New answers tagged

55

My experience is circa 1990s, but I can offer some perspective on US fixed wing operations. Besides TACAN and ASR for non-precision approaches, there are (were) 3 precision instrument approach options available: Precision Approach Radar (PAR), Instrument Landing System (ILS, or “Bullseye”) Automatic Carrier Landing System (ACLS). PAR: This consists of both ...


14

Although I can’t detail fixed wing operations at sea, many countries operating helicopters use an ELVA procedure, an Emergency Low Visibility Approach. Most vessels operating aircraft will have a radar to provide a SCA (ship controlled approach) or if the helicopter has a radar it will be able to fly its own HCA (helicopter controlled approach). Assuming the ...


14

Level flight just means not climbing or descending. Where the nose is actually pointing is another matter. The pitch you are seeing is the "deck angle". Pitch attitude is normally referenced to the longitudinal axis of the fuselage (and normally, the cabin floor or deck) relative to the horizon for the loading and speed you are at. The deck angle ...


3

I was always told that an analog AI should be set to the white horizon line while on level ground, rather than for straight and level flight. The reason for this is that it offers a truer picture of the pitch of the nose above the imaginary horizontal plane. For example, a Cessna 172 in straight and level flight will actually be in an orientation with the ...


3

In level flight, it's natural to have some nose-up pitch. You need some angle of attack to produce lift that counteracts gravity. "Level" on the attitude indicator probably refers to 0 angle of attack, or how the plane sits when it's on the ground wheels down and the G1000 is being calibrated.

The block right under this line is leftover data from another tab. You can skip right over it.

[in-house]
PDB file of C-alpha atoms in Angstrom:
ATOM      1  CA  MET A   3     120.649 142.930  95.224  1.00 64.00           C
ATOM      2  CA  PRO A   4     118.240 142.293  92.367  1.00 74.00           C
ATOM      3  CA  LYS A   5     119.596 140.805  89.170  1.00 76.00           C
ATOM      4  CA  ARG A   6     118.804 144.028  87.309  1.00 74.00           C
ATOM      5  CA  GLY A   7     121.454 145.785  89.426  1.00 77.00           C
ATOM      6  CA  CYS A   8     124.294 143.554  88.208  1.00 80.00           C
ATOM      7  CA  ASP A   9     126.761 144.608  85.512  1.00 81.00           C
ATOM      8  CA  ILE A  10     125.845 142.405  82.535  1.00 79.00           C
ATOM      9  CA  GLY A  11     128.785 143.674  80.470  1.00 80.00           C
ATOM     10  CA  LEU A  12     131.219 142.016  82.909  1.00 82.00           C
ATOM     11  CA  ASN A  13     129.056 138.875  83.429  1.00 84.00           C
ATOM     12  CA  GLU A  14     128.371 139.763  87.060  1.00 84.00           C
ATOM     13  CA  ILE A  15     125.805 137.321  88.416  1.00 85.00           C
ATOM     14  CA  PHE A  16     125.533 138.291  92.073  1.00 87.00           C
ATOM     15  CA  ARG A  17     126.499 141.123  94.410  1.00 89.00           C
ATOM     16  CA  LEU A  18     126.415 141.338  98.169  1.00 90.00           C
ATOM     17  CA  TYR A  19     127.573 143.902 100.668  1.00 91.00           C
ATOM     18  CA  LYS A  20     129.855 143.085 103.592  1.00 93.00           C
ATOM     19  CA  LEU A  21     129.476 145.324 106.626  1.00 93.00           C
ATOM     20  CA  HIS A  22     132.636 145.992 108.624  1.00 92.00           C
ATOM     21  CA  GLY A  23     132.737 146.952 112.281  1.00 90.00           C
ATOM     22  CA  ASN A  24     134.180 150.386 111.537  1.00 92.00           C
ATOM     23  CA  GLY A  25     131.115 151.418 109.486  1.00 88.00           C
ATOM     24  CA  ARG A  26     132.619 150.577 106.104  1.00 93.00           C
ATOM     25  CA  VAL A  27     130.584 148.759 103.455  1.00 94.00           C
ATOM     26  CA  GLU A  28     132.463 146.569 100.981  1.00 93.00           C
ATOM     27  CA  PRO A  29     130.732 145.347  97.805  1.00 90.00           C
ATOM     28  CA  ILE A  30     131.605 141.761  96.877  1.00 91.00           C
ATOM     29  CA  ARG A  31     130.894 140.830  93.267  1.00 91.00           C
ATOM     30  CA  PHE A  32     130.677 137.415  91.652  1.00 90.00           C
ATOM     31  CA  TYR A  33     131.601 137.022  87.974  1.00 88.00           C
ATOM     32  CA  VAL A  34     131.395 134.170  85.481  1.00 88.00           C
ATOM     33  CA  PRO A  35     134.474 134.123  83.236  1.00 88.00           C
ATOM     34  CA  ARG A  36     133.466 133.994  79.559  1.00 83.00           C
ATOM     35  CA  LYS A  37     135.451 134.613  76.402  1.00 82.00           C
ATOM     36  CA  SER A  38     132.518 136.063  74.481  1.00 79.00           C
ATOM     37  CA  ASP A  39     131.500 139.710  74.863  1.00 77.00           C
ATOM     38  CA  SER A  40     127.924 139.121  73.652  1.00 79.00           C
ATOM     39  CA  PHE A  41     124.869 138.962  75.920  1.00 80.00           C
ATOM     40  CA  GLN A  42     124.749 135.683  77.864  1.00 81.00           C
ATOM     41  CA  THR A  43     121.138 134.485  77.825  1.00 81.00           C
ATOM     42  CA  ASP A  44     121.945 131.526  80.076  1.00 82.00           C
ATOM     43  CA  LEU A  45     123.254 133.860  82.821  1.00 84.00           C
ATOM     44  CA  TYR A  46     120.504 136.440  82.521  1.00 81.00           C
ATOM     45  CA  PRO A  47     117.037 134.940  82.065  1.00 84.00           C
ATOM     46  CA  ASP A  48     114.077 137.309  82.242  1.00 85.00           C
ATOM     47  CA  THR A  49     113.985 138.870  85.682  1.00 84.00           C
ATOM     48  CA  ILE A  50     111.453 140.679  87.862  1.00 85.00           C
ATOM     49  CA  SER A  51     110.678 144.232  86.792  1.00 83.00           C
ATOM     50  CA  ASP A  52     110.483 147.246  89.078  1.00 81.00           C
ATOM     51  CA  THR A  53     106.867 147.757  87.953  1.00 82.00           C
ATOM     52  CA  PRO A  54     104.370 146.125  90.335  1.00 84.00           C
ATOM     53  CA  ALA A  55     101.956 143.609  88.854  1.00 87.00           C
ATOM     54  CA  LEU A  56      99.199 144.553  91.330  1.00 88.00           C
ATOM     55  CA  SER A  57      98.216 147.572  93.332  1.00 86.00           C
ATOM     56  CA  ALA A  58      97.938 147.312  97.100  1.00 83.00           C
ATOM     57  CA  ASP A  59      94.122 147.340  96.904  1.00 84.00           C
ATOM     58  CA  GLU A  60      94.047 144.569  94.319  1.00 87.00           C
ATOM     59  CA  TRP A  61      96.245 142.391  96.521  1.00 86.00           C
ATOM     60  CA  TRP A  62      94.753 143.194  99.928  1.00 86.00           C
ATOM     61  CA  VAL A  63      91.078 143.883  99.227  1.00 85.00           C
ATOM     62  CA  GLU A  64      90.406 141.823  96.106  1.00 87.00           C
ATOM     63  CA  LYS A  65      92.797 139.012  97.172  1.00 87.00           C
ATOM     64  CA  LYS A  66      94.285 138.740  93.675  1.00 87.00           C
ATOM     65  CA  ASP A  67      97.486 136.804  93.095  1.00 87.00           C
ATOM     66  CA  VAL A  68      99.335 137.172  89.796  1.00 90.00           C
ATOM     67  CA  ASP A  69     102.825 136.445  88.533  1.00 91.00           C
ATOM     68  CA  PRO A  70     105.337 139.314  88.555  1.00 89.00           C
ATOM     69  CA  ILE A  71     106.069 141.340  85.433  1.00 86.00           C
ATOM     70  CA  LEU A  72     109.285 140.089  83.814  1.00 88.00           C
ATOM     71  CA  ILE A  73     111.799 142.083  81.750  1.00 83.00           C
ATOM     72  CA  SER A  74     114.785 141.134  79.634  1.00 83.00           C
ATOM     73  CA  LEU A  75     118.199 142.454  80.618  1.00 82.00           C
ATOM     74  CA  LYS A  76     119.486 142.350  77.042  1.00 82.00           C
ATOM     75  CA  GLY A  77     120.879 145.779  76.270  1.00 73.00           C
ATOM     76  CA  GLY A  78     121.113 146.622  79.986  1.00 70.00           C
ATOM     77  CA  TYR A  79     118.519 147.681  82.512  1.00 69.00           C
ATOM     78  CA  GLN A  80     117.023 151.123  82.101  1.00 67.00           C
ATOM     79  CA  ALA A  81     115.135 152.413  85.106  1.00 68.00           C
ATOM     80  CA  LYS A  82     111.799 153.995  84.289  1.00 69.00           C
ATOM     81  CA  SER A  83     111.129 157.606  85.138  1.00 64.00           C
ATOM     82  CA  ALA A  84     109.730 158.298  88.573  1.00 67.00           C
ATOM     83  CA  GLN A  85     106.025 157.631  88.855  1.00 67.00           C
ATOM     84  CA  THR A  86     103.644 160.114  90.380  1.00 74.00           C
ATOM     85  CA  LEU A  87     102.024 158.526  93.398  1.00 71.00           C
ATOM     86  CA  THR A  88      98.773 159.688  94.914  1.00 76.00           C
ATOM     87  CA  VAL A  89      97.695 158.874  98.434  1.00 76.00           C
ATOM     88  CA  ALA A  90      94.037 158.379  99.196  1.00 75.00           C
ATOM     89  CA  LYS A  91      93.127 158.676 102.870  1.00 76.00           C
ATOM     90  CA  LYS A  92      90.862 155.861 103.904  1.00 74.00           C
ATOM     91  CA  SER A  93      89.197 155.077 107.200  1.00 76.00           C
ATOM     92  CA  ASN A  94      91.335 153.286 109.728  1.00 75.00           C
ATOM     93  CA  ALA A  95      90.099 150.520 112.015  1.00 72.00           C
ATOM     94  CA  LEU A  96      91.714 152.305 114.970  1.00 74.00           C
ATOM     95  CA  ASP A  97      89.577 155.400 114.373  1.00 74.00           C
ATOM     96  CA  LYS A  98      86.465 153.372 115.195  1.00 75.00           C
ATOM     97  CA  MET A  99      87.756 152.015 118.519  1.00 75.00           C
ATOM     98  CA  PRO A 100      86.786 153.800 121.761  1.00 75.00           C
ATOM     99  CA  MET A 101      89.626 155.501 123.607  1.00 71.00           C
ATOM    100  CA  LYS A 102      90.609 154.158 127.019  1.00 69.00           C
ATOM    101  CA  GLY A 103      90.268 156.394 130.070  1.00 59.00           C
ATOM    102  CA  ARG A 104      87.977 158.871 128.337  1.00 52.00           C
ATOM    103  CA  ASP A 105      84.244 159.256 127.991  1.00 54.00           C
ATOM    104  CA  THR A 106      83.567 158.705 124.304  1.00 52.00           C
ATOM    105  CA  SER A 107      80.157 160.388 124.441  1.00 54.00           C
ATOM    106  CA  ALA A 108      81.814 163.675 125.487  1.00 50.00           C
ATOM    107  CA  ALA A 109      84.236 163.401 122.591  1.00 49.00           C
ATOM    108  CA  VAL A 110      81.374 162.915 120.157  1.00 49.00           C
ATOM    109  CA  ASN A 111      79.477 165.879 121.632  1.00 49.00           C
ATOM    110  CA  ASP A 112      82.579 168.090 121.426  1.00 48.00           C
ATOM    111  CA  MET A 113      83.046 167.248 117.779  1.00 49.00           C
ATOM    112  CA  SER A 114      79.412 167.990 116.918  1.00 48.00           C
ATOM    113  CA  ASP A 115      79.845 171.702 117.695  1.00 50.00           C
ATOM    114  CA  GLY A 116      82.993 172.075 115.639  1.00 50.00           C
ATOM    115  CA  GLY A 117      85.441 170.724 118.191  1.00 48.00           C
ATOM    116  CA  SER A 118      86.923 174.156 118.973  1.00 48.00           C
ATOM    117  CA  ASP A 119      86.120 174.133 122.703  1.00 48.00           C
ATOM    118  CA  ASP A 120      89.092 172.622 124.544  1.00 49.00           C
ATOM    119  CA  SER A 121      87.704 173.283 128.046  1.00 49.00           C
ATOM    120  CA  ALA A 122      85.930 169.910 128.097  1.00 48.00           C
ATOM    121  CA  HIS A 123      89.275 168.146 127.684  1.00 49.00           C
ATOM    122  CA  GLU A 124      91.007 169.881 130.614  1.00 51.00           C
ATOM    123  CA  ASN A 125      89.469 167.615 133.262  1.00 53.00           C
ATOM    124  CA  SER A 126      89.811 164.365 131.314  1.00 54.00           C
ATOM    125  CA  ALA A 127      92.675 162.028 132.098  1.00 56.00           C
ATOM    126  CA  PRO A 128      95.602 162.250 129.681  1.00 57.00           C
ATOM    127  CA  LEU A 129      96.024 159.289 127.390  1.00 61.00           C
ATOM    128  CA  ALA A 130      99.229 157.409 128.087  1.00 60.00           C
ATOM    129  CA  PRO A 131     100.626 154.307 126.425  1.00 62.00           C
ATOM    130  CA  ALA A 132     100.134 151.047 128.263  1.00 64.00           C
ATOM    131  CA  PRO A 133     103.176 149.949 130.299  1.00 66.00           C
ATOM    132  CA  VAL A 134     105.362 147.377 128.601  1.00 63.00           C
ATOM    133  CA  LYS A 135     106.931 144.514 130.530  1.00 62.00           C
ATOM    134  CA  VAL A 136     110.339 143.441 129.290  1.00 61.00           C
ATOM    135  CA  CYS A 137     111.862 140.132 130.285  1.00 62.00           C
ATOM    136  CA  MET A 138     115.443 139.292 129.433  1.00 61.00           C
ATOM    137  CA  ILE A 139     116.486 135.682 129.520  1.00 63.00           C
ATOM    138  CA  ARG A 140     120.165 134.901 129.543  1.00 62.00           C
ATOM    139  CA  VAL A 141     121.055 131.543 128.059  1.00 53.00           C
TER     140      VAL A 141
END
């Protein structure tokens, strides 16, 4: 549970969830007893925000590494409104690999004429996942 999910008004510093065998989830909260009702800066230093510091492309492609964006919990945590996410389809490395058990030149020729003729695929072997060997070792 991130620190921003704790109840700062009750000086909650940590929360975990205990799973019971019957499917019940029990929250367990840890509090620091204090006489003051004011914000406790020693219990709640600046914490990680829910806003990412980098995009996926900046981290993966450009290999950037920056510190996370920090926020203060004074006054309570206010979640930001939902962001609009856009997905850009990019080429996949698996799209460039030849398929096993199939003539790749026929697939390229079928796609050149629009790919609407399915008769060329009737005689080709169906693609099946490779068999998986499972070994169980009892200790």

5

At FL430 cruise, your aircraft is probably exhibiting a real nose-up pitch attitude in order to achieve the wing's best-economy AoA at that point in the flight envelope and the electronic detectors in the pitch attitude indication system are showing you this. Taking a vacuum-driven "steam gauge" gyro apart reveals a set of clever doodads called ...


6

Instrument parallax has to do with viewing position of the pilot compared to the instrument. You adjust the symbolic airplane to the horizon bar on the outside of the instrument, not the part that moves, so you don't have to wait for it to spin up or find flat ground. I do it as part of my pre-start instrument checks, after adjusting my seat. All mechanical ...


Top 50 recent answers are included